Tay was released on Twitter but within 24 hours of appearing, Microsoft’s cool bot had evolved from saying that humans are cool to reciting a stream of reciting racist, misogynist and Donald Trump (covering, but not necessarily limited to, both of the former) remarks. Microsoft pulled Tay but the firm was back in December, albeit chastened, with Zo - an invitation-only bot available through messaging app Kik. Zo was to receive a private education.
But where AWS, a prime cloud mover and the responsible for pulling along the other two?
AWS released a Deep Learning AMI to make distributed deep learning “easy” and the Alexa-based Eco personal assistant, released in the UK in September but by year’s end all AWS could offer was a bashful: we’ve been doing ML for years on Amazon.com’s listings and recommendation engines. We just don’t talk about it.
Amazon selected MXNet from half-a-dozen frameworks as its official TensorFlow, the framework on which it would build its future ML and AI efforts. Designed “scalable enough,” by Google, the giant called on open-sourcers to also adopt MENet, which comes courtesy of the University of Washington and Carnegie Mellon University.
That was it? No, AWS did announce the text-to-speech conversion service Amazon Polly, image analysis tool Amazon Rekognition and Amazon Lex for building “conversational user experiences” into applications. That was it? AWS promised “more” in 2017. That was it? Yes, Dorothy, that was it.
It took 10 years for cloud to reach where it is: going from a coders' platform for dev and test to a fundamental part of an organisation's IT infrastructure - something the CIO hadn't just heard of but cared about.
Arguably, 2016 will be looked back on as the start of a similar 10-year cycle for ML. The big vendors in cloud IT infrastructure recognised that and have started small by targeting developers.
RedMonk analyst Steven O’Grady encapsulated the power developers have over IT adoption some time ago, calling them “king-makers”. They are the gatekeepers of technology in an enterprise. Developers turned Windows into a repeatable success for Microsoft, sucked open-source into corporate IT, and established AWS’s momentum when everyone else was looking the wrong way.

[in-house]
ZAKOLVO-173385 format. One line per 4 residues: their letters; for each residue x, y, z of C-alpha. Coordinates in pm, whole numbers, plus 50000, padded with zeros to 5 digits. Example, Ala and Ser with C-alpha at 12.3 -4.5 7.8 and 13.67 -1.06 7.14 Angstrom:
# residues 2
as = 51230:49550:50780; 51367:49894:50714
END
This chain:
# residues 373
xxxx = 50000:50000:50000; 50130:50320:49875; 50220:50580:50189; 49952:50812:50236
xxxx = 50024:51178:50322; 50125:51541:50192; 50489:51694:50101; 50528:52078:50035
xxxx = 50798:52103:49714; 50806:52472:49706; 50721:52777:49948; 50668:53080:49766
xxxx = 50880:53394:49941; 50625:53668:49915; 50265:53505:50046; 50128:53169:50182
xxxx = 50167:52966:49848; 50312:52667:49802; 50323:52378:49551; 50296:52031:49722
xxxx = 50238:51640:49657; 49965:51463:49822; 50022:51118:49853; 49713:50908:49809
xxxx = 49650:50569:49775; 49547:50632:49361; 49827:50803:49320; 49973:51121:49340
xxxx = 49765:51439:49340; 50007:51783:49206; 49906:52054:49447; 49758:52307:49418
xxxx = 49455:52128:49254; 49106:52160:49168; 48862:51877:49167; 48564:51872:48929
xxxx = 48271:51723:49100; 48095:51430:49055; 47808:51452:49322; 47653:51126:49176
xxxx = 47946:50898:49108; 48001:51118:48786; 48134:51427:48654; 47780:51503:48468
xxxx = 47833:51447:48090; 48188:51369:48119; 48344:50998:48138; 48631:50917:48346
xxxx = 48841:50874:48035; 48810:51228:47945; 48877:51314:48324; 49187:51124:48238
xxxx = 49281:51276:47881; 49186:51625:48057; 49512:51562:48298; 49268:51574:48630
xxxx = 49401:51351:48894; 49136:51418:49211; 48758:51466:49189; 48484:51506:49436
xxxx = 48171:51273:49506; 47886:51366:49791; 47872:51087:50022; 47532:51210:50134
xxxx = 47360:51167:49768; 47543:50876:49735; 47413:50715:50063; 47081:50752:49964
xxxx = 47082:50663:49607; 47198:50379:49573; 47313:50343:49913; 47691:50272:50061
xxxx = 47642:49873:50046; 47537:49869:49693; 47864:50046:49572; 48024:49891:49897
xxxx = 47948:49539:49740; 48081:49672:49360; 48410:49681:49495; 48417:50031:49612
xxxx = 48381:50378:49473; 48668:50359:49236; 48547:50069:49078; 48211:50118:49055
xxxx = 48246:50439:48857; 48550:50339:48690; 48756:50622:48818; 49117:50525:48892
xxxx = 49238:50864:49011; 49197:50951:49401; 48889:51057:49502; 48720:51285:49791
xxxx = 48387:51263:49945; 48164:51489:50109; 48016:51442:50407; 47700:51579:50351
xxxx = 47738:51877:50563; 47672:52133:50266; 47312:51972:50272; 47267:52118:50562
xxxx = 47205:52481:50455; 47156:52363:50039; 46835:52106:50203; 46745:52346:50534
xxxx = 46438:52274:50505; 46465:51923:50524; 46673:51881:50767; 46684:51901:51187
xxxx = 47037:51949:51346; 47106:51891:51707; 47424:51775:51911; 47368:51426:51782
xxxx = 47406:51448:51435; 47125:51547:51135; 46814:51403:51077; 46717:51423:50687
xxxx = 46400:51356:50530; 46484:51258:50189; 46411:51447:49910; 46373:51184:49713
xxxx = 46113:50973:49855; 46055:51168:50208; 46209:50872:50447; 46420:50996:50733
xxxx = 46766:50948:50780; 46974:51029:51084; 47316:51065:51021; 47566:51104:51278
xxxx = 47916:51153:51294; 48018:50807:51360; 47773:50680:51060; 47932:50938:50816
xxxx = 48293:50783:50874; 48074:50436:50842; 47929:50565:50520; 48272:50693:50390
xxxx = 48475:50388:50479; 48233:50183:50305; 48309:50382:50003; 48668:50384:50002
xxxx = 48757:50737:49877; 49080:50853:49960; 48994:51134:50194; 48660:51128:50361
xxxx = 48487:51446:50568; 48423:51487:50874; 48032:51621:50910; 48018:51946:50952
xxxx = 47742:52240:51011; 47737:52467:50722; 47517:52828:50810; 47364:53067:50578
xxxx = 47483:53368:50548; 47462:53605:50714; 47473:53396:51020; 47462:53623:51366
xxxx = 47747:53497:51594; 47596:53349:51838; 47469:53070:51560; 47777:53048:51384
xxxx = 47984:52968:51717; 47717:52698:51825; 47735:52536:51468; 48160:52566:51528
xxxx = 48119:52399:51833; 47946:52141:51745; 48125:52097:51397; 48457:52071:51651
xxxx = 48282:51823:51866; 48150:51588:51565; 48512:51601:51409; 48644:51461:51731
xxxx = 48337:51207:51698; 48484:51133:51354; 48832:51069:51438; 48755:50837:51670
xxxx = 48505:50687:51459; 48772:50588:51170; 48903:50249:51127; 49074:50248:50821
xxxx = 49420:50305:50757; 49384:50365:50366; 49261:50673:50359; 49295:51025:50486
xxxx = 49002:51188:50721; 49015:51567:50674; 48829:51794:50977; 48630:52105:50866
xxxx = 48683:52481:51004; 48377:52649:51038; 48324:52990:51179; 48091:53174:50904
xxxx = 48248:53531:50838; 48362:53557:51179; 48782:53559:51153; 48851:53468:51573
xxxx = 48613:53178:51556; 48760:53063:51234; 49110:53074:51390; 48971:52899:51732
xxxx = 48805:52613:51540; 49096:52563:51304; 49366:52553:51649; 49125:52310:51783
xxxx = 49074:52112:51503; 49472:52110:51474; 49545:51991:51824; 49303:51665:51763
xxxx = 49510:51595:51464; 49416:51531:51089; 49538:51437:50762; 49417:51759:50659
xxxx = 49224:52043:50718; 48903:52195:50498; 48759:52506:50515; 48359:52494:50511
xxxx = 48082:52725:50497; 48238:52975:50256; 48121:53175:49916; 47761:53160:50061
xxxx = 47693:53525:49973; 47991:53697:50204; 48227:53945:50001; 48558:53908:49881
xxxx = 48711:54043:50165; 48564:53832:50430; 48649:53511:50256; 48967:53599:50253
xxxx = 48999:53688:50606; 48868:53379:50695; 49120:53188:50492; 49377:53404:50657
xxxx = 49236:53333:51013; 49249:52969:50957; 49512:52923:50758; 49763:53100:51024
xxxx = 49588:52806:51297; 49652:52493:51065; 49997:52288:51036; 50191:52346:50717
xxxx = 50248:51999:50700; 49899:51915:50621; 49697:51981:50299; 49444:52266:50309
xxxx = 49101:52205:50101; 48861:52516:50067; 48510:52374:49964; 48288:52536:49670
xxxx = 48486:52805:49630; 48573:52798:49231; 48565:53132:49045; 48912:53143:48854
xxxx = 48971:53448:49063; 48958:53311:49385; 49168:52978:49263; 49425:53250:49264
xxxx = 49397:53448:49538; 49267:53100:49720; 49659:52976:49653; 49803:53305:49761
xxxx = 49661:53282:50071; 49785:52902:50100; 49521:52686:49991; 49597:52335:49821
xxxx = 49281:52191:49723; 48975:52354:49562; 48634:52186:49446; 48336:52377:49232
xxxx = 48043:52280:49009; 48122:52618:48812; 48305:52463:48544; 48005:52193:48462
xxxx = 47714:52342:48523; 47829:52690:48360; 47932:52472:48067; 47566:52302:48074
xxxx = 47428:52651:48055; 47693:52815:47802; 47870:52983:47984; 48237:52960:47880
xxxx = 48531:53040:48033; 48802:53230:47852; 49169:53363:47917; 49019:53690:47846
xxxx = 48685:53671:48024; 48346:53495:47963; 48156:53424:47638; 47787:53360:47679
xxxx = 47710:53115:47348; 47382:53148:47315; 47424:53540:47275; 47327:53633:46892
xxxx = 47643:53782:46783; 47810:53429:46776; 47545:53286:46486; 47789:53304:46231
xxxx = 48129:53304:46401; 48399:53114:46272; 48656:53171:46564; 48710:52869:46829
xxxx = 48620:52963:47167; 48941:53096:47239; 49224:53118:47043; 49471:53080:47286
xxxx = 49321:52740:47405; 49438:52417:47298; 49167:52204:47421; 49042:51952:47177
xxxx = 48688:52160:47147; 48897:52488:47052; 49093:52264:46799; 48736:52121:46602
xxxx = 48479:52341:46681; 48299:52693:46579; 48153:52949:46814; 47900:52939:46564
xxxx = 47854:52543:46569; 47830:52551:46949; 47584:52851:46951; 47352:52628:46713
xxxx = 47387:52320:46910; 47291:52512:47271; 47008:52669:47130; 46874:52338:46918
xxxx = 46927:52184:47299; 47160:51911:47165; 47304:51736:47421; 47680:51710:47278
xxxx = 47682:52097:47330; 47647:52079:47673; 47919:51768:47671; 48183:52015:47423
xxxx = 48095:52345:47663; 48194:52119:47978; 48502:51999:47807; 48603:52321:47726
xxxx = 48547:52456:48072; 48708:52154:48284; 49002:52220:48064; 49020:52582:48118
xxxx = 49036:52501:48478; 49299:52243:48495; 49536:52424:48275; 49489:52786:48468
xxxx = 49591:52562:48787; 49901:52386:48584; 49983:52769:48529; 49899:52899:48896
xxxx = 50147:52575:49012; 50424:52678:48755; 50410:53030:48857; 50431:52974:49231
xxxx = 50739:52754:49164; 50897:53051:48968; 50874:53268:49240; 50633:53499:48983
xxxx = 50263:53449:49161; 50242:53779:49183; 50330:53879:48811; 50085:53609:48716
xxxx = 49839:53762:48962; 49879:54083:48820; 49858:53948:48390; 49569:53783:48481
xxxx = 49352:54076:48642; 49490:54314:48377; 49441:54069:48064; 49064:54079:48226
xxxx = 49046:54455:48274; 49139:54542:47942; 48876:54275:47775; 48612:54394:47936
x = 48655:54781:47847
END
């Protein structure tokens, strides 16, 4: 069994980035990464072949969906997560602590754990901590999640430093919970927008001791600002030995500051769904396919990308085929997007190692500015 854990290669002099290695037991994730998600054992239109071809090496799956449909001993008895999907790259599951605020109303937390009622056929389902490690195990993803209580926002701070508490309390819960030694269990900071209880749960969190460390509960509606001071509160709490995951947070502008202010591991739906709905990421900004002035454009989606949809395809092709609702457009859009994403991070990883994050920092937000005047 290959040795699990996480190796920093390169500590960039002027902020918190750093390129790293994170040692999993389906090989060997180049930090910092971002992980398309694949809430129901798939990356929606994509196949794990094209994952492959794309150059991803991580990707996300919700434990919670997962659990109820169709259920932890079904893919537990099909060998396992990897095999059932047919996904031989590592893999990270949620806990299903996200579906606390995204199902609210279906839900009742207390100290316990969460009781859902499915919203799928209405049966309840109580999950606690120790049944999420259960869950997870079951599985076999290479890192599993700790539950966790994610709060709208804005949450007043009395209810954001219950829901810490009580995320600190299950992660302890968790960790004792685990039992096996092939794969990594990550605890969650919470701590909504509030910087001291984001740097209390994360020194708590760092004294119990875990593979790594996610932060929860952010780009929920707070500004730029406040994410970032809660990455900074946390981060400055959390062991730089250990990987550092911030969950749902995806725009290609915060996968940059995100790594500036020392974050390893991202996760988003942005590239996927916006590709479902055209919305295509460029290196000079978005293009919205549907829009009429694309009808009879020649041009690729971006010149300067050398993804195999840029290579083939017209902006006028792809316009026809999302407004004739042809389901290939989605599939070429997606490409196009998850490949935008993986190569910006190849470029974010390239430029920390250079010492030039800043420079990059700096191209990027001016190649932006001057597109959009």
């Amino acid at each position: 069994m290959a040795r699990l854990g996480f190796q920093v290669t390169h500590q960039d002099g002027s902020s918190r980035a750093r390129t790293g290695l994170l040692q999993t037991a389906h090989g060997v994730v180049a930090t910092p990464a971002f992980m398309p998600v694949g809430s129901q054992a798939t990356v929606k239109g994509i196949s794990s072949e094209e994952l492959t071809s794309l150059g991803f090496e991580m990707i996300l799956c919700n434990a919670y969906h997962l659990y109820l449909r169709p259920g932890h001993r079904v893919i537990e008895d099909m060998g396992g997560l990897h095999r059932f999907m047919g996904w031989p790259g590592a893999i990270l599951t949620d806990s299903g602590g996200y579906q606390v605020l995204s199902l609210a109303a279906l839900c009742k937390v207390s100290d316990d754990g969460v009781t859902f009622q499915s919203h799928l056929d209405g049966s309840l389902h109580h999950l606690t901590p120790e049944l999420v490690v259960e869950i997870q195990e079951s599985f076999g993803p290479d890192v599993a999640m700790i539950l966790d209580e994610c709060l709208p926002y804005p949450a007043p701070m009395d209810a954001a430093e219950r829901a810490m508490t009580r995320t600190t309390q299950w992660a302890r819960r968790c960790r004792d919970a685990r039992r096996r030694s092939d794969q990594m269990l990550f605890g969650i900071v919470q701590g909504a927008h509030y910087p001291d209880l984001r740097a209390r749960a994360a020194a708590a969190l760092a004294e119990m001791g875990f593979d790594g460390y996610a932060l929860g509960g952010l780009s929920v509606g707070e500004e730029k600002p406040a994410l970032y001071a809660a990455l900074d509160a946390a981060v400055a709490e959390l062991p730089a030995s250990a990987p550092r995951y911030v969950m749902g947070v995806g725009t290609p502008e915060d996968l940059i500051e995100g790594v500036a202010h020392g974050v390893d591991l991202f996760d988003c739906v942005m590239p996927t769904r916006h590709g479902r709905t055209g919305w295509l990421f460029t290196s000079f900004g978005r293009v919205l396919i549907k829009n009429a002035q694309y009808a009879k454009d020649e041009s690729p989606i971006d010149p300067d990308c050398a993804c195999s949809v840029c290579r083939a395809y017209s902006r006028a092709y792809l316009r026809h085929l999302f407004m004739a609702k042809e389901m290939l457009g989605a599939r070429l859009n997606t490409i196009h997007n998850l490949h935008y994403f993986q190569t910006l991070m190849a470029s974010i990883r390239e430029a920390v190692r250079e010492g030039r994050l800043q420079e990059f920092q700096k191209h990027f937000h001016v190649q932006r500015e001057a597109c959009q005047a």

Only there was one more thing. Cloud by 2016 is becoming an established story – yes, still growing with more to come. But what’s became clear is to win the king makers you had to stay fresh.
2016 saw two traditional names of enterprise IT surrender on cloud.
Fluffy white smarts
Hewlett Packard Enterprise (HPE) offloaded its entire software business, including development of its OpenStack Helion cloud to the tiny MicroFocus-owned Linux spinner SuSE. The Reg revealed Cisco would in 2017 kill its $1bn Intercloud public service. Best not to mention Oracle, another big name from traditional enterprise IT, late on infrastructure cloud and vying for position a long way behind.
Late, lagging and lacking momentum are nowhere to be in cloud - as HPE and Cisco accepted.
Microsoft has spent the best part of a decade trying to close the gap on AWS, adding the same or similar features only for AWS to move the target, moving up into the application layer or adding new types of compute instance for HPC.
After nearly a decade, Microsoft has proximity. Moreover, it has developers, developers, developers. And, thanks to copious open-sourcing, Google also has developers.
It was therefore a telling sign of the arrival of AI and ML in that these rivals should make take that most traditional of industry steps and form an alliance - The Partnership on AI to Benefit People and Society with IBM, DeepMind and Facebook. The Partnership will conduct and publish research on AI and develop best practices.
As with web services, identity, high-performance computing, open-source and data centers years fore, those competing in a new and emerging field have contained their commercial differences to create a big market. And, as, before, expect peeking over the shoulder, sharing of notes, new ideas and standards.
So, how is this outbreak of democratisation faring in the real world?
The king-makers are eating up the code judging by the number of forks of TensorFlow on Github. But beware of early signs of victory. The true test of a technology’s genuine uptake is not measured by forks or downloads, but by long and sustained uptake and a critical mass. For every Java there is a Ruby on Rails: a gravitational giant versus a star that burned brightly briefly, ready to change everything but didn’t.
And for the real, real world?
I spoke to corporations on both side of ML fence in 2016: online retail giant Ocado, a Google customer, took on TensorFlow to streamline its call-center email handling and speed up responses. Success. The head of digital for a rail firm, who shall remain nameless, in the spring reckoned he was talking to different people about using bots and said he expected to use a bot as part of his company's customer support with video and support articles within a year. When I checked back, things sounded a little less equivocal: the talk had shifted to looking “assessing the maturity of bot technology” and the role bots “may" play in customer support.
2016 was certainly the year ML crossed into enterprise tech - at least conceptually. And in hindsight, 2016 may be seen as the equivalent of 2006 - the year Amazon launched AWS - a year that marked the start of a journey for a technology platform from beginnings, through maturity to mass-uptake and didn't just change the fortunes of single firm but reshaped an industry.
Much will depend how the cloud providers serve their rulers, the king-makers, in 2017.®